pp.list <- preprocess.genetic.data(case.genetic.data = input.case,
                                   complement.genetic.data = input.control,
                                   ld.block.vec = ld.block.vec, 
                                   child.snps = c(1:6, 13:18, 25:30, 37:42), 
                                   mother.snps = c(7:12, 19:24, 31:36, 43:48))


Once the input data has been properly formatted and pre-processed, GADGETS should be run exactly as described in the ‘GADGETS’ vignette. We encourage users to read through that vignette carefully for full details on how to implement the method and how to interpret results. Below, we show the computational commands, but do not comment extensively on the underlying intuition.

For this small example, we will search for interactions among 3 and 4 genetic loci. Note that, in the results returned, GADGETS may nominate as potentially interacting SNP-sets composed of only maternal SNPs, only child SNPs, or a combination. A nominated SNP-set containing only maternal SNPs suggests epistatic maternally-mediated effects, a set of only child loci suggests child-SNP epistasis, and a SNP-set containing both maternal and child SNPs could suggest a maternal-fetal interaction.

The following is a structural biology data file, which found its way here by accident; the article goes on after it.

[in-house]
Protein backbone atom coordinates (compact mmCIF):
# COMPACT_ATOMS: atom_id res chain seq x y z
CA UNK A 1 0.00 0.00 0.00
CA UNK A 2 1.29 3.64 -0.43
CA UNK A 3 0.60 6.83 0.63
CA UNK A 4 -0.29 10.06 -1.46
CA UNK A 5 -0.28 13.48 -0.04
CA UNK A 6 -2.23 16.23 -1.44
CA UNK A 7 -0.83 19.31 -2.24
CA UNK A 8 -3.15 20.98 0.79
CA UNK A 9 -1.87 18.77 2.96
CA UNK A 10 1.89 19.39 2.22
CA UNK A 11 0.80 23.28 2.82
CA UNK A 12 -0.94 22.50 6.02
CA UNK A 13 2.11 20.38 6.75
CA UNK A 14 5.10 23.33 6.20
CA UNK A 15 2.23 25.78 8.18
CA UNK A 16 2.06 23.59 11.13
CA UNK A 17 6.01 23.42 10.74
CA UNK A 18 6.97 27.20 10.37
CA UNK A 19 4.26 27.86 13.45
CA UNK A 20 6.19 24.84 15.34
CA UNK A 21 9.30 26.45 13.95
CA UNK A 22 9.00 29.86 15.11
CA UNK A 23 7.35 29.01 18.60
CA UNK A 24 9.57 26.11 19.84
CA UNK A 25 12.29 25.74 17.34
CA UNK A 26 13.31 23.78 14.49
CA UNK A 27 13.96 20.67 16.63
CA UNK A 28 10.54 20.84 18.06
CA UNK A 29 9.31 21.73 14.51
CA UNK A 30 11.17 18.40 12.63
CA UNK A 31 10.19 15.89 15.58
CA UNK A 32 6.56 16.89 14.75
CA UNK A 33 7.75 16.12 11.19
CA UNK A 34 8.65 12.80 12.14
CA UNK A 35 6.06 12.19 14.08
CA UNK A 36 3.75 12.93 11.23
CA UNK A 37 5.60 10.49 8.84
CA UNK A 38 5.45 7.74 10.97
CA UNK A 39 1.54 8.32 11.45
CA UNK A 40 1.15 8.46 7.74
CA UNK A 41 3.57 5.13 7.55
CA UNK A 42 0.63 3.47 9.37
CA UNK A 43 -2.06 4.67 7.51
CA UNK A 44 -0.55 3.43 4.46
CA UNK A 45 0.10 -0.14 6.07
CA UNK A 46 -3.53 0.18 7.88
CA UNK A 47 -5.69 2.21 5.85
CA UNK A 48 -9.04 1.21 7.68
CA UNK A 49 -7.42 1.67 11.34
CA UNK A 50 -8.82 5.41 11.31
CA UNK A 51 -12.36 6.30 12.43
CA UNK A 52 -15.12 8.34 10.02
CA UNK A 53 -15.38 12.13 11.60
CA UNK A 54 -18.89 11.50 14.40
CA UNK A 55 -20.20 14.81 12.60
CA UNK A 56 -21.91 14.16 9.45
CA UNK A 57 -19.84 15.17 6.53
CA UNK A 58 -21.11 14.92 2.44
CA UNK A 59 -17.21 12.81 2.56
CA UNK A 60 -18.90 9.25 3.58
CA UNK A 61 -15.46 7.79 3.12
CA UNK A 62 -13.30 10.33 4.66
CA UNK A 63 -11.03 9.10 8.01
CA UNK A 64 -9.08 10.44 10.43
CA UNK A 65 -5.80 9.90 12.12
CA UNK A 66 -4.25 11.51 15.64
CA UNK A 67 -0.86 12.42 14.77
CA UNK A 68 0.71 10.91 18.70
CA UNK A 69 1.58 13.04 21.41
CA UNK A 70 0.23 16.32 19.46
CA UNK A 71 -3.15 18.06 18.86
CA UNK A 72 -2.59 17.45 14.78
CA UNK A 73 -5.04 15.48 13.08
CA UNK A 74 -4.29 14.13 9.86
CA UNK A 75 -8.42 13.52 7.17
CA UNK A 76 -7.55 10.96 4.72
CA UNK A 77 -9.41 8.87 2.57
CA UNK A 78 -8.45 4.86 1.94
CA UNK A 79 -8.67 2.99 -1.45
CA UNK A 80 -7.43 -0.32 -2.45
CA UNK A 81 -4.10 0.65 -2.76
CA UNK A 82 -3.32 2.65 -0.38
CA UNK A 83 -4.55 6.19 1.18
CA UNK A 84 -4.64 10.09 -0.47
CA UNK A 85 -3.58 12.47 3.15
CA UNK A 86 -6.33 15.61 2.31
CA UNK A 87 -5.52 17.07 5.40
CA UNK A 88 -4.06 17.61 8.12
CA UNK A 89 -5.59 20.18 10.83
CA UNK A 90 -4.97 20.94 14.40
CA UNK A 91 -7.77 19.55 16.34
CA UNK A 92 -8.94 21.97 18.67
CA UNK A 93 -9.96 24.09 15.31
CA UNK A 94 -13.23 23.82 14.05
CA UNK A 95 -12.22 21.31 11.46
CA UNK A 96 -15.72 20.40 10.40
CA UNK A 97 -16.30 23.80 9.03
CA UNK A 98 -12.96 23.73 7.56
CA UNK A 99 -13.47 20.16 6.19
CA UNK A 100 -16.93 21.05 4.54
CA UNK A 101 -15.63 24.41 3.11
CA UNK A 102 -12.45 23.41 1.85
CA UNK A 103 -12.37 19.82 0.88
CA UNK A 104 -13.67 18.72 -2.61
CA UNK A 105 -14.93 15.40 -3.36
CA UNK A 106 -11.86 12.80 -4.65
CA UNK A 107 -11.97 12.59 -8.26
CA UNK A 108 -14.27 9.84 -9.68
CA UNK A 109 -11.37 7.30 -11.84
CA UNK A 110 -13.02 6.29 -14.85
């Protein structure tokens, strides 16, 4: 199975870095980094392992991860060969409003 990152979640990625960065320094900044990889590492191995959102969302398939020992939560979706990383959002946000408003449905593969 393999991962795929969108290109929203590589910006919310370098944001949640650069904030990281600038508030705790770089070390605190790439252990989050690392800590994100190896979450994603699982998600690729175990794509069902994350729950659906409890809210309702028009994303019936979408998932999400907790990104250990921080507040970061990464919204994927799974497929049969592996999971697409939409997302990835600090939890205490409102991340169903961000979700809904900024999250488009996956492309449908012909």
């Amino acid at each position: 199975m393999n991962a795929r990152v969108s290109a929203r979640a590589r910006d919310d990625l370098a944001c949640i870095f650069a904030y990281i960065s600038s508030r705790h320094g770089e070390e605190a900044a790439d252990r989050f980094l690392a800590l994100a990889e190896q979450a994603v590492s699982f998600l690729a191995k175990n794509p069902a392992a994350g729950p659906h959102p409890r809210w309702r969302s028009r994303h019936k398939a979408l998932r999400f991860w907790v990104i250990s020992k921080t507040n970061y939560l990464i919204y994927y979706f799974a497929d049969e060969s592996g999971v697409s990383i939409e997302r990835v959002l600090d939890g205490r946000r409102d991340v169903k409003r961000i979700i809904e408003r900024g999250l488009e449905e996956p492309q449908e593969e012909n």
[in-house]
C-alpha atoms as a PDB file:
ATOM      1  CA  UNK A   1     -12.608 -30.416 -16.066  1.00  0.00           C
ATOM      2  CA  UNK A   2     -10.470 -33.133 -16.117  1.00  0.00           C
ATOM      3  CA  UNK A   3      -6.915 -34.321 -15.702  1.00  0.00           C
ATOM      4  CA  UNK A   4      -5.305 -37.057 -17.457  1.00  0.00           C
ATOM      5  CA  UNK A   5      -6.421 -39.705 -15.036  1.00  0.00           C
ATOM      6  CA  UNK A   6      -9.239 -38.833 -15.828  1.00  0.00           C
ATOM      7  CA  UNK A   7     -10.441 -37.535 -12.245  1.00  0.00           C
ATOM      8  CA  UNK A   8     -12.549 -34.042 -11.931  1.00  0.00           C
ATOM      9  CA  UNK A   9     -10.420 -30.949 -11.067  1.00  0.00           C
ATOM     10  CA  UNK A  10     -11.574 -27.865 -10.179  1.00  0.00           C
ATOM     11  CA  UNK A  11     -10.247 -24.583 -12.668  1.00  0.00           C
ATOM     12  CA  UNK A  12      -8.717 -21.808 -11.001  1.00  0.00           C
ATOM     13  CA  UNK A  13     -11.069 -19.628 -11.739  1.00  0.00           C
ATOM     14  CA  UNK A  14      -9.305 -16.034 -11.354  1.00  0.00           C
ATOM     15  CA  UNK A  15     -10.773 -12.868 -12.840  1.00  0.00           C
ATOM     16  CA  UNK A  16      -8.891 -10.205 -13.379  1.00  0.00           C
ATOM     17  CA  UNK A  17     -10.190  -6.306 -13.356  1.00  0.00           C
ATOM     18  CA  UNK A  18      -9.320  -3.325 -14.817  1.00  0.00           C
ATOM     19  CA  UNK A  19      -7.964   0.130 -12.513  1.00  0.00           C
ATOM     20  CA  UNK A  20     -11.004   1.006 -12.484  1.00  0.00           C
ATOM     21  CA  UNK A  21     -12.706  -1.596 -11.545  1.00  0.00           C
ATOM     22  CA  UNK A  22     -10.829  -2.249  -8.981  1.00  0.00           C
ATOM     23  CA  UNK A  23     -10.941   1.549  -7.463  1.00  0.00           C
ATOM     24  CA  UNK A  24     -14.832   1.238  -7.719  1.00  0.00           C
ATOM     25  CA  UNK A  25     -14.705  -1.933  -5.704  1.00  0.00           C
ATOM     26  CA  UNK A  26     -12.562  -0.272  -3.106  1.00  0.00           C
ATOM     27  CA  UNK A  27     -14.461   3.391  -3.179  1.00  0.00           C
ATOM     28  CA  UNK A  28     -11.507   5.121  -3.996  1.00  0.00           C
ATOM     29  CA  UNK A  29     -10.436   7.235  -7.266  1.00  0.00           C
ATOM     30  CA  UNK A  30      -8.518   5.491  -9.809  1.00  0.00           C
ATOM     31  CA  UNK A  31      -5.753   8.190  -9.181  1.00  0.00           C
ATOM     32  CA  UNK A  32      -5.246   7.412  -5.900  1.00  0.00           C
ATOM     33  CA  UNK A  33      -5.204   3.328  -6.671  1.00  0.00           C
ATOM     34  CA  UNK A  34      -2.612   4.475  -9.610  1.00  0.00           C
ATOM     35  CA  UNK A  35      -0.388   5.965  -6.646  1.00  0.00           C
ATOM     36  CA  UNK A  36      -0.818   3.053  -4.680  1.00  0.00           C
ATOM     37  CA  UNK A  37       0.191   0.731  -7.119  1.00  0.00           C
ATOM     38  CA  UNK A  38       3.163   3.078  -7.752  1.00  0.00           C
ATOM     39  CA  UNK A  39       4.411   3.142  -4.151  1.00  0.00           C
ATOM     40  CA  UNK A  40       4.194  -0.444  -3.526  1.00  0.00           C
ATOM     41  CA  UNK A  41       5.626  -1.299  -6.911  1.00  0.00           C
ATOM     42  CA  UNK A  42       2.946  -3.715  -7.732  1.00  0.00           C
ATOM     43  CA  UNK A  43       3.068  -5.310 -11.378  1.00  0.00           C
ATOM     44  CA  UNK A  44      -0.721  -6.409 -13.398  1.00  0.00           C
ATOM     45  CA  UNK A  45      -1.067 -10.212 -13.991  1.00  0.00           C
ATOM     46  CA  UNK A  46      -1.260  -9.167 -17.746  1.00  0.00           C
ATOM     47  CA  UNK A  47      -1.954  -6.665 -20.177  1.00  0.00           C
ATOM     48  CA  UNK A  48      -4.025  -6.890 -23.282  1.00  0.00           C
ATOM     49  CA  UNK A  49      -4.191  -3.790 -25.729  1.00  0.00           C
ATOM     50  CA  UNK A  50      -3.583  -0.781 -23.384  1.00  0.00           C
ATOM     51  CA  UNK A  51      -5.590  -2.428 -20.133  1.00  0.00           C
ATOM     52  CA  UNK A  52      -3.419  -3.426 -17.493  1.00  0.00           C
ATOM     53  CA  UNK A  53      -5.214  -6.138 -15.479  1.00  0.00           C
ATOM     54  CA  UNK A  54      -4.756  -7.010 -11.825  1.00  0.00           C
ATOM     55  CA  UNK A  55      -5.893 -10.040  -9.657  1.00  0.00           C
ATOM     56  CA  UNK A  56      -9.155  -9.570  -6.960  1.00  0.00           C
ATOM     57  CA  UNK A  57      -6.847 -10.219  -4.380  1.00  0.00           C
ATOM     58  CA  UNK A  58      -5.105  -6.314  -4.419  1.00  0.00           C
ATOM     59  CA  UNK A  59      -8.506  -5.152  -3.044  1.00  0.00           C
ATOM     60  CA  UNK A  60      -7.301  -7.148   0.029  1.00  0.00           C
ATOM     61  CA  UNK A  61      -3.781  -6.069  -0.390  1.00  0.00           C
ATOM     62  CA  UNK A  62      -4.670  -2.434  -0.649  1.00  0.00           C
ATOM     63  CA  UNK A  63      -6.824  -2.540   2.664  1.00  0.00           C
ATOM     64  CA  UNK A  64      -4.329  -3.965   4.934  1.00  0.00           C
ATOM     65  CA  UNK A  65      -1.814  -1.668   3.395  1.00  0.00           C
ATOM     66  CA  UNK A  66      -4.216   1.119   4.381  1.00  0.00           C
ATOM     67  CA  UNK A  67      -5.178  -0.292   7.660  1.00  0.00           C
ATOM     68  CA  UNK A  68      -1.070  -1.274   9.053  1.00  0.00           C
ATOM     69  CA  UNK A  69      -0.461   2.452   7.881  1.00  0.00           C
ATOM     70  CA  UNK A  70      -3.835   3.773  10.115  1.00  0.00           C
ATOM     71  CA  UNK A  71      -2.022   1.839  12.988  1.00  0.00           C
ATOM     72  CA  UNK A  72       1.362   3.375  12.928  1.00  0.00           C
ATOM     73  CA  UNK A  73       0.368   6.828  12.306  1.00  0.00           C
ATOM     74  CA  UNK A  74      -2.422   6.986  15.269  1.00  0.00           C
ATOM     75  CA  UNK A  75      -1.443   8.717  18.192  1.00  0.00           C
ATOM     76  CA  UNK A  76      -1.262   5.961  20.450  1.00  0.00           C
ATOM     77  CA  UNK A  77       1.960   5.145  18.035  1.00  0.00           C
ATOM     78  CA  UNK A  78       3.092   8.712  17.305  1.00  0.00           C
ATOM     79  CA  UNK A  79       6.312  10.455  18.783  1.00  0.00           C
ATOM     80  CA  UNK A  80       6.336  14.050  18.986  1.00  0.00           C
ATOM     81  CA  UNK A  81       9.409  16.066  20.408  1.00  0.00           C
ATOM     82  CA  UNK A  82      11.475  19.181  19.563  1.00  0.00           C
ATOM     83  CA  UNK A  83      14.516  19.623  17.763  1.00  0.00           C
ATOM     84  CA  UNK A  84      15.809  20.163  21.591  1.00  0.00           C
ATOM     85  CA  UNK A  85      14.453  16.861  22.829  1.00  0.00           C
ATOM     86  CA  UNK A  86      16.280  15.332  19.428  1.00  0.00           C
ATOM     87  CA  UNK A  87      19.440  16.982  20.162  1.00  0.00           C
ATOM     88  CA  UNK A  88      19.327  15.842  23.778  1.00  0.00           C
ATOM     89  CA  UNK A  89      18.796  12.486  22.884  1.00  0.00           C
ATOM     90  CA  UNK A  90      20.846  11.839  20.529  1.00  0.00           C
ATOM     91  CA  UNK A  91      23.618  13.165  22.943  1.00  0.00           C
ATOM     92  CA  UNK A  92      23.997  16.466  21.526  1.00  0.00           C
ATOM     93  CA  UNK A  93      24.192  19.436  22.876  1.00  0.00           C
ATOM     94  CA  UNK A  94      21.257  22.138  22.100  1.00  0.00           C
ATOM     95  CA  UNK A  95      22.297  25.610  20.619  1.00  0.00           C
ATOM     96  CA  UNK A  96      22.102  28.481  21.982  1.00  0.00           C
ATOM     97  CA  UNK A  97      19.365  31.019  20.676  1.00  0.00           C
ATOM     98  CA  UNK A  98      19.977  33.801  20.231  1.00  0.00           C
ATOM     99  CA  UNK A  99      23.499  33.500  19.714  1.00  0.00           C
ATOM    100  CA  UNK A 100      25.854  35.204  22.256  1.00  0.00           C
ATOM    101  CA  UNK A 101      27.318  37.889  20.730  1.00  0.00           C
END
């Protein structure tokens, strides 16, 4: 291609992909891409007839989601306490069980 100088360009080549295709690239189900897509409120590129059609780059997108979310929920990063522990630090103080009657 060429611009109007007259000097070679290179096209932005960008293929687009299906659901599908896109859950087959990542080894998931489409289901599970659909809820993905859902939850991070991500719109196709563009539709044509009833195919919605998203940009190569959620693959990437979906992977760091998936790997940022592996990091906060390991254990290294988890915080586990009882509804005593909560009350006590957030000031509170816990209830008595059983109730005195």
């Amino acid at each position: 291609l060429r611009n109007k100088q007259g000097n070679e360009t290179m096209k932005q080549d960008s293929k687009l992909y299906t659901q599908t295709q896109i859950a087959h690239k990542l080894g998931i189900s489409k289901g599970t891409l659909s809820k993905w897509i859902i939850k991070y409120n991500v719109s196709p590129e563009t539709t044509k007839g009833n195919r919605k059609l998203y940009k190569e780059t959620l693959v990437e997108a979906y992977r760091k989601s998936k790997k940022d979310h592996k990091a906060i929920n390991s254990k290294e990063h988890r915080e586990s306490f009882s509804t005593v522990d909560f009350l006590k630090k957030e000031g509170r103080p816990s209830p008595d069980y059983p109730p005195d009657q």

run.gadgets(pp.list, n.chromosomes = 5, chromosome.size = 3, 
       results.dir = "size3_res", cluster.type = "interactive",
       registryargs = list(file.dir = "size3_reg", seed = 1300),
       n.islands = 8, island.cluster.size = 4, 
       n.migrations = 2)

run.gadgets(pp.list, n.chromosomes = 5, chromosome.size = 4, 
       results.dir = "size4_res", cluster.type = "interactive", 
       registryargs = list(file.dir = "size4_reg", seed = 1400),
       n.islands = 8, island.cluster.size = 4, 
       n.migrations = 2)

Now we condense the results using the function combine.islands. Note here that we need to provide annotations to match the data input to the preprocess.genetic.data function, so each SNP will appear twice in the annotations (once for the child, and once for the mother).

snp.anno <- snp.annotations.mci[c(rep(1:6, 2), 
                       rep(7:12, 2), 
                       rep(13:18, 2), 
                       rep(19:24, 2)), ]
size3.combined.res <- combine.islands("size3_res", snp.anno,
size4.combined.res <- combine.islands("size4_res", snp.anno,

Then we check the results for SNP-sets of three elements: